Friday, November 9, 2012

Chittagong- Review of a film by Bedabrata Pyne

Chittagong is a story of essentially Surya Sen, a school-master who helped 50 young students of his class dream of a future , of a moment in the future, without the oppression of the omnipresent ruling British class. Its so much a Bengali story because it happened in Chittagong in undivided Bengal  and like other fringe armed struggles for freedom during the pre-independence period , the protagonists are hailed immortal for time immemorial. But the duration of  dominance over the British was very small  to have made any difference to the overall struggle for independence both at the government and at the ground level. The liberation of Chittagong on 18th April'1930 by this rag-tag but motivated army of school boys has more of a symbolic value, an educational and a pedagogic value that was characterised  so superbly in a  speech  by Surya Sen (played by Manoj Bajpayee)  at the courtyard of the Chittagong armoury immediately after the successful raid; that one almost forgot that untrained newcomer Bedabrata Pyne's Chittagong was actually made in Hindi, not Bengali.

Chittagong is unlike any other historical Indian film I've seen. Its authentic. It doesn't exaggerate emotions to thick melodrama. Its superbly edited by Alde Velasco  to maintain the pace of this action-drama. The picture carries a soft visual tone throughout and the music as well as the soundtrack is fantastic. The story doesn't revolve around Master'da and hence the movie-poster is a bit misleading. Rather it traces the transformation of a brilliant-but-timid 14 year old boy, Jhunku (played with passion by Delzad Hiwale) into an young revolutionary and much more. The sound mixing by Oscar awardee Resul Pookutty is brilliant without being overbearing . So much so that that even the sub-conversation in a group is so distinctly in the background. Eric Zimmerman excels in photography in absolute synergy with Bedabrata's direction.A chemistry that makes the tear drops, rolling down from Jhunku's innocent eyes, appear so touchingly real.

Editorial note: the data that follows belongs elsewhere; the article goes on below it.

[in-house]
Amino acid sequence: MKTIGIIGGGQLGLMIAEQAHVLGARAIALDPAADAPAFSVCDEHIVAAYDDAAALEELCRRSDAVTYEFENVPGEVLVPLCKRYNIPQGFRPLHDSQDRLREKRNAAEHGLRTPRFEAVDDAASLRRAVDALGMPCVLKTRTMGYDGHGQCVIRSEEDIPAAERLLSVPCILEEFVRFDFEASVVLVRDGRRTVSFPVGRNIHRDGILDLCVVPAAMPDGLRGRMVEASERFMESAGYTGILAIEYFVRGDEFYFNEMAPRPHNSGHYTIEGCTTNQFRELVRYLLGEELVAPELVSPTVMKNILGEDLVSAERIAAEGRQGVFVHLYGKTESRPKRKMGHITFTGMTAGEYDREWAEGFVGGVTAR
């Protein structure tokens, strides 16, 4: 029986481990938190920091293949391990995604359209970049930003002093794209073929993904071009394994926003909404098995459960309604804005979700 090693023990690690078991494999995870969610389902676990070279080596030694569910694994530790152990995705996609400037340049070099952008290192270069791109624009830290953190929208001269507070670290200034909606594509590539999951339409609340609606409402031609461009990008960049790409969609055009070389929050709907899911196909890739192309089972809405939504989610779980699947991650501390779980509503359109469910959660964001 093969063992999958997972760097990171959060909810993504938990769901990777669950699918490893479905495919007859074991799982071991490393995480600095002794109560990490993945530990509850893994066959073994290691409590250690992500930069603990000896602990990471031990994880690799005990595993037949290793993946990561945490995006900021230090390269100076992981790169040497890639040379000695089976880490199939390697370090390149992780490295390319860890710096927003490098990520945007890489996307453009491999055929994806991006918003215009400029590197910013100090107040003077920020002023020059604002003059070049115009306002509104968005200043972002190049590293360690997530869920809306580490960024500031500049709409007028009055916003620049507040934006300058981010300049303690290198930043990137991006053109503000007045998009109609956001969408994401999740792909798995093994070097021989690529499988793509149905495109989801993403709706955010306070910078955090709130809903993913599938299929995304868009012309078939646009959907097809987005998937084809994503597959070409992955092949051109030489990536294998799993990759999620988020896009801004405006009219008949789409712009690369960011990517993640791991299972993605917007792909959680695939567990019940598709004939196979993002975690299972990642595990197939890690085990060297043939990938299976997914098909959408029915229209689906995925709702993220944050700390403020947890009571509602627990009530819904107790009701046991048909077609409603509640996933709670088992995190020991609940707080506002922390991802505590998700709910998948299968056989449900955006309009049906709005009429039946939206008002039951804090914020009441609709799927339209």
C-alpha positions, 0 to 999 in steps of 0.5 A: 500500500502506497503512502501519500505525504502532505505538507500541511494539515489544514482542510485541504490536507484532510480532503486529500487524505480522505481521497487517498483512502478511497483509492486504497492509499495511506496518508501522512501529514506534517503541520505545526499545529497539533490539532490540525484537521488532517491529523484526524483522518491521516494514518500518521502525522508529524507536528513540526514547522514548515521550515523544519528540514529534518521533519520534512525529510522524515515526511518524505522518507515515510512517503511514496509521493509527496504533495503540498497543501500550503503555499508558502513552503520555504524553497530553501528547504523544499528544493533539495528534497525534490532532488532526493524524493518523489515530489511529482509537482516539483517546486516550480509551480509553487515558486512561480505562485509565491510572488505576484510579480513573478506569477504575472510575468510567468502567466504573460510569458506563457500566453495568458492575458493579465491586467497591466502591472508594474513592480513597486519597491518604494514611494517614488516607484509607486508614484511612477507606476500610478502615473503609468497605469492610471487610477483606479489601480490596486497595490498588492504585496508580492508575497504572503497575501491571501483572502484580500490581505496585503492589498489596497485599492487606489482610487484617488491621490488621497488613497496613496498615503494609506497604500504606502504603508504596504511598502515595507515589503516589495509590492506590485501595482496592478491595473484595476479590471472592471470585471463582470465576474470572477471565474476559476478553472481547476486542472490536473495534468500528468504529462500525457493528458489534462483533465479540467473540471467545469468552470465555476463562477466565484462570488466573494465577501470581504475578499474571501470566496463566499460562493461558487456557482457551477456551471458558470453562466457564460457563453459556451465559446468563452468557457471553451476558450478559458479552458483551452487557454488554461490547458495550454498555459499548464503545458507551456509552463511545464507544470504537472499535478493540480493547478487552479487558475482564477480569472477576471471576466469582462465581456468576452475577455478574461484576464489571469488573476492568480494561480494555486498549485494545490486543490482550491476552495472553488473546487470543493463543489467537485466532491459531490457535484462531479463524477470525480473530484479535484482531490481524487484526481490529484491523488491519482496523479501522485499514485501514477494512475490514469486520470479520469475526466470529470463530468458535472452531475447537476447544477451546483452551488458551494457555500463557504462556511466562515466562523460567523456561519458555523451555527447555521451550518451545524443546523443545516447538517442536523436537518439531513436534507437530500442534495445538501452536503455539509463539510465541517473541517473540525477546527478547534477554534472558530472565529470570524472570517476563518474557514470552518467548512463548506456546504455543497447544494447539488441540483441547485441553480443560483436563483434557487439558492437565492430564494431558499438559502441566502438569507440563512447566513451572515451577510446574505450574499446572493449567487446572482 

Bedabrata carries forward the tale of Jhunku beyond the fall of Chittagong and Jhunku's own 7-year prison-term in the Andaman cellular jail to a new phase in the agrarian history of Bengal. I wll leave it to the prospective viewer to explore.
But what the viewer can expect is  exemplary histrionic performances by all the members of the cast. Special mention must be made for Alexx o'Nell as DIG Johnson, Jaideep Ahlawat as Anant Singh, Anurag Arora as CID officer Salauddin,  Nawazuddin as Nirmal'da, Raj Kumar Yadav as Loknath Bal and the uniquely beautiful Vega Tamotia as Pritilata Wadedar.
A movie worth watching for all  the money that is charges and as I said before , I only wish the movie was made in Bengali.

JAS Rating: 8 out of 10

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